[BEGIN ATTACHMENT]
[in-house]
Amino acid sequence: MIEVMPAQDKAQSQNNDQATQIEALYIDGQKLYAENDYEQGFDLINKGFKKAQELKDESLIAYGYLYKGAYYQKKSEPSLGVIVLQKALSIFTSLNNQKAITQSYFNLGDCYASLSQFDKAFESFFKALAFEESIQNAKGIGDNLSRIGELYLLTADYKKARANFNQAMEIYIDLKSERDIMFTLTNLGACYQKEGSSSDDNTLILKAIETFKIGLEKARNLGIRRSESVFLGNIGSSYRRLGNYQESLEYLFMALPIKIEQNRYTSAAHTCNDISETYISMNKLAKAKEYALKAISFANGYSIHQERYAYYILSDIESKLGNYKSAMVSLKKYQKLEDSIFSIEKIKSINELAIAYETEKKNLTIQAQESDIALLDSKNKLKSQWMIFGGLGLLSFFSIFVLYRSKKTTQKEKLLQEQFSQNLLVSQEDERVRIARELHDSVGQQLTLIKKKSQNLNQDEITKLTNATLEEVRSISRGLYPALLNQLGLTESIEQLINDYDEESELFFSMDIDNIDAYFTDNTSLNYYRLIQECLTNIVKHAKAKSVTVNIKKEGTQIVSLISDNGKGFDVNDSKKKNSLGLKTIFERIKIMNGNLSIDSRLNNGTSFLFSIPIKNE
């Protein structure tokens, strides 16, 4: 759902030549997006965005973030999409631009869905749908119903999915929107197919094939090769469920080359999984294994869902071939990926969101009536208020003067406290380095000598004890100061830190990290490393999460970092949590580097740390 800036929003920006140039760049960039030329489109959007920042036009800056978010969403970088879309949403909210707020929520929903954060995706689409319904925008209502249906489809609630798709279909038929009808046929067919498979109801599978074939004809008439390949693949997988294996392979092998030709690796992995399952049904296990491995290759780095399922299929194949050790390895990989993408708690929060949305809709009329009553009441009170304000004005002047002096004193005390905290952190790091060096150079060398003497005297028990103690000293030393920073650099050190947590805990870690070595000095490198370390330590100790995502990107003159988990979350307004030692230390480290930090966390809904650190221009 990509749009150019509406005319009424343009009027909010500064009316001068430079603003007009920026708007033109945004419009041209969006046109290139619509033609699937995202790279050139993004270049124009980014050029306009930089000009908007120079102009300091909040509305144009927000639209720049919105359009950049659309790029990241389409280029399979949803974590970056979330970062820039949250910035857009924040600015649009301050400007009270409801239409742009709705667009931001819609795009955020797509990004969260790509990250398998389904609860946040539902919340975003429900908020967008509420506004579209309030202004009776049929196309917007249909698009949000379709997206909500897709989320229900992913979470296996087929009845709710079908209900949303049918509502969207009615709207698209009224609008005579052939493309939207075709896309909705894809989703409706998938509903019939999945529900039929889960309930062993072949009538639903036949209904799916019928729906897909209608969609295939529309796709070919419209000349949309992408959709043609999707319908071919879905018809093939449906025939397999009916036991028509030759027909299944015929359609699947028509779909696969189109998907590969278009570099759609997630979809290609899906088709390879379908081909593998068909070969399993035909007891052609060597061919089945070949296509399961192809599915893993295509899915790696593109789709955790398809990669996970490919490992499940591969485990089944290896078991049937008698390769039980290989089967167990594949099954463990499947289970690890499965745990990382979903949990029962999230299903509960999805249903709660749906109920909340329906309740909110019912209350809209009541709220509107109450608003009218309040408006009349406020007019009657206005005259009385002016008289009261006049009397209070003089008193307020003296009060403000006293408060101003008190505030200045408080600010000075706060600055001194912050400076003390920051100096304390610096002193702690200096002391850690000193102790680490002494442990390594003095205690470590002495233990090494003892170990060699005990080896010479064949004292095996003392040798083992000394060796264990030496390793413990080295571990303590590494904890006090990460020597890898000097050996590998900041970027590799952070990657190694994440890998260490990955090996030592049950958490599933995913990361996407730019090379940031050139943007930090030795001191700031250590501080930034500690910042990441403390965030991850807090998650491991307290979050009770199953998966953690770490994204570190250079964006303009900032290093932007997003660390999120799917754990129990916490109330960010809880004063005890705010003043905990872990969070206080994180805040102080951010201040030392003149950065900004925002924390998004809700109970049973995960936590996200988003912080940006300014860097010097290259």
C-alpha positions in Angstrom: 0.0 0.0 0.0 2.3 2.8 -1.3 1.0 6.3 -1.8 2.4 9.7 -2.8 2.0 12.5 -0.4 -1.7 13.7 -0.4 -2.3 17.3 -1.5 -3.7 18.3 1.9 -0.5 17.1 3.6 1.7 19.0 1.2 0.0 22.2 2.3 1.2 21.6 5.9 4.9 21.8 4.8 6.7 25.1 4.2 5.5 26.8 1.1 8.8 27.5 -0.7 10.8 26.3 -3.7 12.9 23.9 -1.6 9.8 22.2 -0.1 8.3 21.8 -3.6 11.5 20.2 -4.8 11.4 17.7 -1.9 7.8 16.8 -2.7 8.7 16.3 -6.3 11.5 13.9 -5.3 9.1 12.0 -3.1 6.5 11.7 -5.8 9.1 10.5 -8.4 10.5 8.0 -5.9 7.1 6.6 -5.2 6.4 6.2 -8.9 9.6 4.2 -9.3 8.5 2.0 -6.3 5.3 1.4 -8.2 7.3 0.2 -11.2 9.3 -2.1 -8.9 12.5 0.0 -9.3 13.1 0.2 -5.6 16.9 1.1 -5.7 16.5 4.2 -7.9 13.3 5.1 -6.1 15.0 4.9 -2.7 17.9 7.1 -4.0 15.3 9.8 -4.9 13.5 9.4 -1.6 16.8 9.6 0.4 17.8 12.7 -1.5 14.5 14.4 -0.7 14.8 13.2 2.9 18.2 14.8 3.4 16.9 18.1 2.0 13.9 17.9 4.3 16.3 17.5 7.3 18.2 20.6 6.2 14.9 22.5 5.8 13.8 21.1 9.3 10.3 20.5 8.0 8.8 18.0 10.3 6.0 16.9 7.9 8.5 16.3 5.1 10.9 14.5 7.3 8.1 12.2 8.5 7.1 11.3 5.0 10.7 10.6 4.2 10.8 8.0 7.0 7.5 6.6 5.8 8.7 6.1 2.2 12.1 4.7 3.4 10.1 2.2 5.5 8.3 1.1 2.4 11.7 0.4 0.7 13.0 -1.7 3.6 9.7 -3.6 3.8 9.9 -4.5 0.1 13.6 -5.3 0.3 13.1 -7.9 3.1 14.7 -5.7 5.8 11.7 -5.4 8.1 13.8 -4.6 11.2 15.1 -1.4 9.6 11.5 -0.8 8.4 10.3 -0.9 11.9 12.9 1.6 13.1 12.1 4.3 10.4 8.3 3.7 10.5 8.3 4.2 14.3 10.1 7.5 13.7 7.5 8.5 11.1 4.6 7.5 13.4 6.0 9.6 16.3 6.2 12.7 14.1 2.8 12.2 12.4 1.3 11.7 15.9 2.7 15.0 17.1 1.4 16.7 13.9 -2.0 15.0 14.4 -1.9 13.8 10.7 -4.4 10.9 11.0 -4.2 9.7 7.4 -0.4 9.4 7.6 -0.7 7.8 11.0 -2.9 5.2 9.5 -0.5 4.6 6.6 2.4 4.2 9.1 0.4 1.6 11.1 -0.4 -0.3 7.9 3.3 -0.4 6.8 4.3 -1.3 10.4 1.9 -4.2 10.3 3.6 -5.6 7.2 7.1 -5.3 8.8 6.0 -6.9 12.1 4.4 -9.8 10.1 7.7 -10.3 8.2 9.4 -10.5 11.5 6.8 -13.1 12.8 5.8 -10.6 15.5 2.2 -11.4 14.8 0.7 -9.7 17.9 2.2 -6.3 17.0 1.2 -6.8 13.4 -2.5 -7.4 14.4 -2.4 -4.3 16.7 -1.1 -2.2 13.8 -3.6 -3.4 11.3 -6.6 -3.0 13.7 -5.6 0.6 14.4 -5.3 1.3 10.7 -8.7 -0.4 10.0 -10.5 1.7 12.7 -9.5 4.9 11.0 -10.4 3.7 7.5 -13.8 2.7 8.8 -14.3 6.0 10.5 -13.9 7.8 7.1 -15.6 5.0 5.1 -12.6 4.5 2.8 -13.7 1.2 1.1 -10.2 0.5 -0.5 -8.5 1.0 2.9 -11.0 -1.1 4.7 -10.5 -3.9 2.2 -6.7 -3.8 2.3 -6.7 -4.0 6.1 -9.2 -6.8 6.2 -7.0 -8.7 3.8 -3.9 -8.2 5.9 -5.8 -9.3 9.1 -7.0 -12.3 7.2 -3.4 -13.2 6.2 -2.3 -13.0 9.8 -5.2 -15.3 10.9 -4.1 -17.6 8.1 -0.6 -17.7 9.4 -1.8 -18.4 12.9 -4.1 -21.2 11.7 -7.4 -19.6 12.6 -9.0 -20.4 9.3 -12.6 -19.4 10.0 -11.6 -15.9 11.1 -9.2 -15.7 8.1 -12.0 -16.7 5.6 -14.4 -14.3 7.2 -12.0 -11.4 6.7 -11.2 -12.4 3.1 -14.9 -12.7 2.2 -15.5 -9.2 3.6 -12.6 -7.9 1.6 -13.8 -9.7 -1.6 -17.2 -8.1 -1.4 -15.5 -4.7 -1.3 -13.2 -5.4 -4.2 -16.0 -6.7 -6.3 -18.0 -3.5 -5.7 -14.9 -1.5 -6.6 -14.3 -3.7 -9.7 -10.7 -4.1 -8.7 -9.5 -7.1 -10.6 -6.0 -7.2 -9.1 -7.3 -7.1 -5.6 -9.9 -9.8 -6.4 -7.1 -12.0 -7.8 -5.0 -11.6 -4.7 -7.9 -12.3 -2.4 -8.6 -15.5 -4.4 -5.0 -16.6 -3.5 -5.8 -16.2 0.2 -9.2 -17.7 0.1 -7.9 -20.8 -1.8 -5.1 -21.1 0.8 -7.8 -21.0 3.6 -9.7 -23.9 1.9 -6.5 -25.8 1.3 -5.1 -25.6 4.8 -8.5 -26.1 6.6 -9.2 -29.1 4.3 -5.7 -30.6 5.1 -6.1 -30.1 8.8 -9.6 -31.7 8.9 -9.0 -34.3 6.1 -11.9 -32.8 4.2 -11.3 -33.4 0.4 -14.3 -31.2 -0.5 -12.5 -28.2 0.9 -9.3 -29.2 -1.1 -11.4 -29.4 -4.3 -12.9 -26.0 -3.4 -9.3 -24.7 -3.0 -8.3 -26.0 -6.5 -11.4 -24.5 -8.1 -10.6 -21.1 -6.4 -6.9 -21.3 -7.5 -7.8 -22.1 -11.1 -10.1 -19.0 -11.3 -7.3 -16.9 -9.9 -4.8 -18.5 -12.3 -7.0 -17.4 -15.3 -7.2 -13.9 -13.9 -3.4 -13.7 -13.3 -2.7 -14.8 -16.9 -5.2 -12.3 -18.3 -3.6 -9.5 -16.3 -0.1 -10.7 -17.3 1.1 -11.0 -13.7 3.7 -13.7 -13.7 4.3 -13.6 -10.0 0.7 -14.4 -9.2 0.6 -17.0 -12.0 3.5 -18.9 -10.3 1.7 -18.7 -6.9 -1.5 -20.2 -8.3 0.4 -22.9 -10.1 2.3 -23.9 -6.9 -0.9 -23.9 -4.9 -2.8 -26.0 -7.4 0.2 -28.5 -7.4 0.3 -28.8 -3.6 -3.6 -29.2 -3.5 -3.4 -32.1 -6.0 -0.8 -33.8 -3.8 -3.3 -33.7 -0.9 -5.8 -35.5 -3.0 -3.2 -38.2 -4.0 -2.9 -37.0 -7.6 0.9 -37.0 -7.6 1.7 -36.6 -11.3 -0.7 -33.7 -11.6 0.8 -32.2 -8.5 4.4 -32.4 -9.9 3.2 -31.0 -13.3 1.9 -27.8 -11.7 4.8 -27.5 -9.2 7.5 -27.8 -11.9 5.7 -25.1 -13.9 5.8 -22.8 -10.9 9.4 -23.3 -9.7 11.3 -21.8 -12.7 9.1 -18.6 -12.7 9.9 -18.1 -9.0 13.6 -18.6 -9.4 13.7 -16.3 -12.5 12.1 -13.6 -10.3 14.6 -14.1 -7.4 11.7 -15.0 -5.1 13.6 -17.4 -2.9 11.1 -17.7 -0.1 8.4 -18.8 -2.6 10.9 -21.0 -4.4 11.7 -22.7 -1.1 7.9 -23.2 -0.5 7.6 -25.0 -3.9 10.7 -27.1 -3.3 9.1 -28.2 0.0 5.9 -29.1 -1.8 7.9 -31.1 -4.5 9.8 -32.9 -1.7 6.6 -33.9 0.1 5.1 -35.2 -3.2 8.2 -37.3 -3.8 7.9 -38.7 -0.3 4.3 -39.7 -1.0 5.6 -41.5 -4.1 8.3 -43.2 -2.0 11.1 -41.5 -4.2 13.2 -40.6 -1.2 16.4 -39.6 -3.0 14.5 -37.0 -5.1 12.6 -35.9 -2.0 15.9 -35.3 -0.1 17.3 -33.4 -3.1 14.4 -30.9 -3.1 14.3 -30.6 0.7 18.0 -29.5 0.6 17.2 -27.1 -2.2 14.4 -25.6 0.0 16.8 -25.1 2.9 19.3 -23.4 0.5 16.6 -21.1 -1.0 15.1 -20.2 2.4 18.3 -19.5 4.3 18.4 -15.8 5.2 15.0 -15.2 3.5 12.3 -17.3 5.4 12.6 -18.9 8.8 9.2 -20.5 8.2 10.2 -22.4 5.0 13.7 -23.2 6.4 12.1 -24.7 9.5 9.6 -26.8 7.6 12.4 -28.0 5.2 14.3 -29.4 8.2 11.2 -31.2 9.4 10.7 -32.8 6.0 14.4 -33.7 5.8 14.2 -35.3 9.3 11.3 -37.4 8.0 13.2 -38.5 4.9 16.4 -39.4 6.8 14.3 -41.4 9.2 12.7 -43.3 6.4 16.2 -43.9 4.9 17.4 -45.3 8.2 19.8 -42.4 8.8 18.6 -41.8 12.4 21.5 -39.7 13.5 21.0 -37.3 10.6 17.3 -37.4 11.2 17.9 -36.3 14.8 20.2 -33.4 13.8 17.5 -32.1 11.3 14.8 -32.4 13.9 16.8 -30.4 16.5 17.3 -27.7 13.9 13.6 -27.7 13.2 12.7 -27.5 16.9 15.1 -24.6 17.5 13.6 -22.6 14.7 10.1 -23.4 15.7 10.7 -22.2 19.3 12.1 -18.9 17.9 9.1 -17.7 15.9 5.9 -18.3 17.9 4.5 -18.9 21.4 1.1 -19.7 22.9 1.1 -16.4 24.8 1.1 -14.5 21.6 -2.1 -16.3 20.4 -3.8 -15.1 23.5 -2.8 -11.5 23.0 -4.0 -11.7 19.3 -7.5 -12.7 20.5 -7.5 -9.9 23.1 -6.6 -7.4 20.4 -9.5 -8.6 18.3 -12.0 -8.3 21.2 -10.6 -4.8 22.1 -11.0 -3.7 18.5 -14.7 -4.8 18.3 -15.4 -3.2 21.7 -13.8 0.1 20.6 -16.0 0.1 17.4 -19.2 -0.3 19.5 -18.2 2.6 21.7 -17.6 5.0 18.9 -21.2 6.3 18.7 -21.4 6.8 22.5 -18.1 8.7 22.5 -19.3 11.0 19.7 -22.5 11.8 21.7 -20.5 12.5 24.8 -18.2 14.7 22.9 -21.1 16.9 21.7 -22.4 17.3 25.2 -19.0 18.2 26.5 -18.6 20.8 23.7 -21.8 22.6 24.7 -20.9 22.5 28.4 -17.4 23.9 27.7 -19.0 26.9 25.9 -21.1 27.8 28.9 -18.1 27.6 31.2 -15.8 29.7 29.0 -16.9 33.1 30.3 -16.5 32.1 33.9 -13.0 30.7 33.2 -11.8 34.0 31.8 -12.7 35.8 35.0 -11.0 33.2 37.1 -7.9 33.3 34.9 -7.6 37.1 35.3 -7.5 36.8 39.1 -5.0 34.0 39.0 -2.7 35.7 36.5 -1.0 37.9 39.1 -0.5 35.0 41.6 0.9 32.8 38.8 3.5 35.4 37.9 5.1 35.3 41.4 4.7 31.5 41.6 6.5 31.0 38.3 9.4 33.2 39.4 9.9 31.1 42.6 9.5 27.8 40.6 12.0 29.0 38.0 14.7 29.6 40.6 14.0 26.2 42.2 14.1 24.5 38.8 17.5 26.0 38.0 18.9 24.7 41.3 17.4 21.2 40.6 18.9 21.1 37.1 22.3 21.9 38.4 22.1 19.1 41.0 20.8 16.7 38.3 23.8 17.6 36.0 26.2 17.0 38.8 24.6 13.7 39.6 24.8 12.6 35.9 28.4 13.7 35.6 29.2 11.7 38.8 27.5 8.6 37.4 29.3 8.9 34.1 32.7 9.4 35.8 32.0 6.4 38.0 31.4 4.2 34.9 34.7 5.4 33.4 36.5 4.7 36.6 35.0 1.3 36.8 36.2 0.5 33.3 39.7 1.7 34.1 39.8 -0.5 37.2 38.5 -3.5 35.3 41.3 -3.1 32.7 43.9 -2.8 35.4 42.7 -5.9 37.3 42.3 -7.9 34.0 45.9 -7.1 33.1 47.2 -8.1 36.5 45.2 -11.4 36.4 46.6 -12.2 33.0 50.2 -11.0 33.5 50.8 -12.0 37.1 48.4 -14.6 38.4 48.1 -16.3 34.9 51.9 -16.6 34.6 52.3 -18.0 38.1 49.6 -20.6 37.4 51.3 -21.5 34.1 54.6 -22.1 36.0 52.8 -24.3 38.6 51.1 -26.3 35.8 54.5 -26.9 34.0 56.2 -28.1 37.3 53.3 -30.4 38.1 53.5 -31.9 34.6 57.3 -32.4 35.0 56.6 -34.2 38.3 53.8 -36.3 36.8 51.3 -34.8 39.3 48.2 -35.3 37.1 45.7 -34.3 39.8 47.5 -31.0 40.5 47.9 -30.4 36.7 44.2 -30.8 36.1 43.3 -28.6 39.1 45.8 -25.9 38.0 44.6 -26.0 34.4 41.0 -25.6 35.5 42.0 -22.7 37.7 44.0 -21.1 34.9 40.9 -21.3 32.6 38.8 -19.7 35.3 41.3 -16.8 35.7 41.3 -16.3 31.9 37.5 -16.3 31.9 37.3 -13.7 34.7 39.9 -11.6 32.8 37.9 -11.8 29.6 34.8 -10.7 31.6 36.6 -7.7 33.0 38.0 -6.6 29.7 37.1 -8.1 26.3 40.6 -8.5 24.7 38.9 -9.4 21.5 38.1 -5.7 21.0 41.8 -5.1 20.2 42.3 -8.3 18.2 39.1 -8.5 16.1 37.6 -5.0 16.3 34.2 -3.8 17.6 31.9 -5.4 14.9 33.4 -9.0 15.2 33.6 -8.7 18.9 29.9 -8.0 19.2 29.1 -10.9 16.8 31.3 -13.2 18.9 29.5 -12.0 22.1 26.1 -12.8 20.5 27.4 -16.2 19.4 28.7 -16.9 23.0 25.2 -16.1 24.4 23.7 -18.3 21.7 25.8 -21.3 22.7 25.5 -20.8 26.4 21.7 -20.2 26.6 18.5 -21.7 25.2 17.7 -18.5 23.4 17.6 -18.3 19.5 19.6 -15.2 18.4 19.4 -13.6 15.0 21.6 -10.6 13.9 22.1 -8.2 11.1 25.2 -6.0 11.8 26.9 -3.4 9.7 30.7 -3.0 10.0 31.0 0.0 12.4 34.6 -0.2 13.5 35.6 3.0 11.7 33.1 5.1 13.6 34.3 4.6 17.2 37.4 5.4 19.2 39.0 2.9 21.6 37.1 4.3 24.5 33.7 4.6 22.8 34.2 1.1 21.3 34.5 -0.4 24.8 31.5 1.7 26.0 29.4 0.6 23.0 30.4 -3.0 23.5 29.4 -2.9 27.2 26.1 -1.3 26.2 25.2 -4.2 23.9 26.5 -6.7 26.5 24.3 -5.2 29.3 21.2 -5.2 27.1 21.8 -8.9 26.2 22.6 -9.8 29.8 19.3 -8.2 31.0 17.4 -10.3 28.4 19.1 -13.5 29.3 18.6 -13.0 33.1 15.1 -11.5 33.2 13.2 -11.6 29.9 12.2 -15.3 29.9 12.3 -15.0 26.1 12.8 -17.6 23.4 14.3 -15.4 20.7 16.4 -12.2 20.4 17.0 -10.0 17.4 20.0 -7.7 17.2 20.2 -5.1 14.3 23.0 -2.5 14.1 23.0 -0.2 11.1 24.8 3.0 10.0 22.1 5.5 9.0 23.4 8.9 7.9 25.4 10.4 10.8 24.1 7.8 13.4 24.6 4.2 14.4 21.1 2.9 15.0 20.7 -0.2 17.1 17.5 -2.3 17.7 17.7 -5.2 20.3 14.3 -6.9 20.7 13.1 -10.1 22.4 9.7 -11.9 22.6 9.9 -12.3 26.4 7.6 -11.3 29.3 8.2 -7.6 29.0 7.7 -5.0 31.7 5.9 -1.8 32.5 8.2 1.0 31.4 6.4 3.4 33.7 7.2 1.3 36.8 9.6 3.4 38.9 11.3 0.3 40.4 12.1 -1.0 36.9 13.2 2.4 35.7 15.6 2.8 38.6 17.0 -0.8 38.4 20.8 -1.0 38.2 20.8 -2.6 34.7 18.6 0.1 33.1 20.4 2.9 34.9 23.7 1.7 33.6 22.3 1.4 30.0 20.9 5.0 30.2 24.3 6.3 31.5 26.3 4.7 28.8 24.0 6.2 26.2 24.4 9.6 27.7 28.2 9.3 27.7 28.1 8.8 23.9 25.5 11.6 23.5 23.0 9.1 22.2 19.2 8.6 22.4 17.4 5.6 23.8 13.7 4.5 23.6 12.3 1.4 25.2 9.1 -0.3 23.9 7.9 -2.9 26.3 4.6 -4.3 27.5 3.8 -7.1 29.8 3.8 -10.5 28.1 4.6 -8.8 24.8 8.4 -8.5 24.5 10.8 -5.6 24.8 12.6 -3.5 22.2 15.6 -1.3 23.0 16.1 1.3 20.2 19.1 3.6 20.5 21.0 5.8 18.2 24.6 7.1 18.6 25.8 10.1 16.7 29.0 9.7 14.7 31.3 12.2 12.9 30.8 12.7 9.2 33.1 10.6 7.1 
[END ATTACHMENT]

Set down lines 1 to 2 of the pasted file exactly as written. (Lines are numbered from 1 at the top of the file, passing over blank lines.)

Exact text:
[in-house]
Amino acid sequence: MIEVMPAQDKAQSQNNDQATQIEALYIDGQKLYAENDYEQGFDLINKGFKKAQELKDESLIAYGYLYKGAYYQKKSEPSLGVIVLQKALSIFTSLNNQKAITQSYFNLGDCYASLSQFDKAFESFFKALAFEESIQNAKGIGDNLSRIGELYLLTADYKKARANFNQAMEIYIDLKSERDIMFTLTNLGACYQKEGSSSDDNTLILKAIETFKIGLEKARNLGIRRSESVFLGNIGSSYRRLGNYQESLEYLFMALPIKIEQNRYTSAAHTCNDISETYISMNKLAKAKEYALKAISFANGYSIHQERYAYYILSDIESKLGNYKSAMVSLKKYQKLEDSIFSIEKIKSINELAIAYETEKKNLTIQAQESDIALLDSKNKLKSQWMIFGGLGLLSFFSIFVLYRSKKTTQKEKLLQEQFSQNLLVSQEDERVRIARELHDSVGQQLTLIKKKSQNLNQDEITKLTNATLEEVRSISRGLYPALLNQLGLTESIEQLINDYDEESELFFSMDIDNIDAYFTDNTSLNYYRLIQECLTNIVKHAKAKSVTVNIKKEGTQIVSLISDNGKGFDVNDSKKKNSLGLKTIFERIKIMNGNLSIDSRLNNGTSFLFSIPIKNE